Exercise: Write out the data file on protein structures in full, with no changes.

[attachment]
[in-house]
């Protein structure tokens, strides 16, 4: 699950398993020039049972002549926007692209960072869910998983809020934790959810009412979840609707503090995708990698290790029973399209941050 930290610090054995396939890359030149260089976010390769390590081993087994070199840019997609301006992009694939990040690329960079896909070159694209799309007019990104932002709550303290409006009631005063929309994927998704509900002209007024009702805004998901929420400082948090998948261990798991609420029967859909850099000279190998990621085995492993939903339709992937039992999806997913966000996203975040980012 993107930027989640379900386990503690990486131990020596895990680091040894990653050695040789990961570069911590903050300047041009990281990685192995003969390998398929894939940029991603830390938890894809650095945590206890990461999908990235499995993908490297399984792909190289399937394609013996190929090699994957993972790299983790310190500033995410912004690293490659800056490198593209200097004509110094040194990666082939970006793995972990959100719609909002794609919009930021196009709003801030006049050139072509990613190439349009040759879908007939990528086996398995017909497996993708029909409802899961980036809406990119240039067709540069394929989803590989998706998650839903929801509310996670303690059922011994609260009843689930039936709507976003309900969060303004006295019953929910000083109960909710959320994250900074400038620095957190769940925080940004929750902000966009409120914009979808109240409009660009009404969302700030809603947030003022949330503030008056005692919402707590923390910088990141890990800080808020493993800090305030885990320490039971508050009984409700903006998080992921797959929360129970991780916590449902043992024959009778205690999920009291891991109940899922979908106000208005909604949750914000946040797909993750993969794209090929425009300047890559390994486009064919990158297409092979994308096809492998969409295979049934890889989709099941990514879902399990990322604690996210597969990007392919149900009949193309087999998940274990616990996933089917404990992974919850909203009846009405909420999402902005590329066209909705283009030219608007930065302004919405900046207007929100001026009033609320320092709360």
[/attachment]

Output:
[in-house]
């Protein structure tokens, strides 16, 4: 699950398993020039049972002549926007692209960072869910998983809020934790959810009412979840609707503090995708990698290790029973399209941050 930290610090054995396939890359030149260089976010390769390590081993087994070199840019997609301006992009694939990040690329960079896909070159694209799309007019990104932002709550303290409006009631005063929309994927998704509900002209007024009702805004998901929420400082948090998948261990798991609420029967859909850099000279190998990621085995492993939903339709992937039992999806997913966000996203975040980012 993107930027989640379900386990503690990486131990020596895990680091040894990653050695040789990961570069911590903050300047041009990281990685192995003969390998398929894939940029991603830390938890894809650095945590206890990461999908990235499995993908490297399984792909190289399937394609013996190929090699994957993972790299983790310190500033995410912004690293490659800056490198593209200097004509110094040194990666082939970006793995972990959100719609909002794609919009930021196009709003801030006049050139072509990613190439349009040759879908007939990528086996398995017909497996993708029909409802899961980036809406990119240039067709540069394929989803590989998706998650839903929801509310996670303690059922011994609260009843689930039936709507976003309900969060303004006295019953929910000083109960909710959320994250900074400038620095957190769940925080940004929750902000966009409120914009979808109240409009660009009404969302700030809603947030003022949330503030008056005692919402707590923390910088990141890990800080808020493993800090305030885990320490039971508050009984409700903006998080992921797959929360129970991780916590449902043992024959009778205690999920009291891991109940899922979908106000208005909604949750914000946040797909993750993969794209090929425009300047890559390994486009064919990158297409092979994308096809492998969409295979049934890889989709099941990514879902399990990322604690996210597969990007392919149900009949193309087999998940274990616990996933089917404990992974919850909203009846009405909420999402902005590329066209909705283009030219608007930065302004919405900046207007929100001026009033609320320092709360």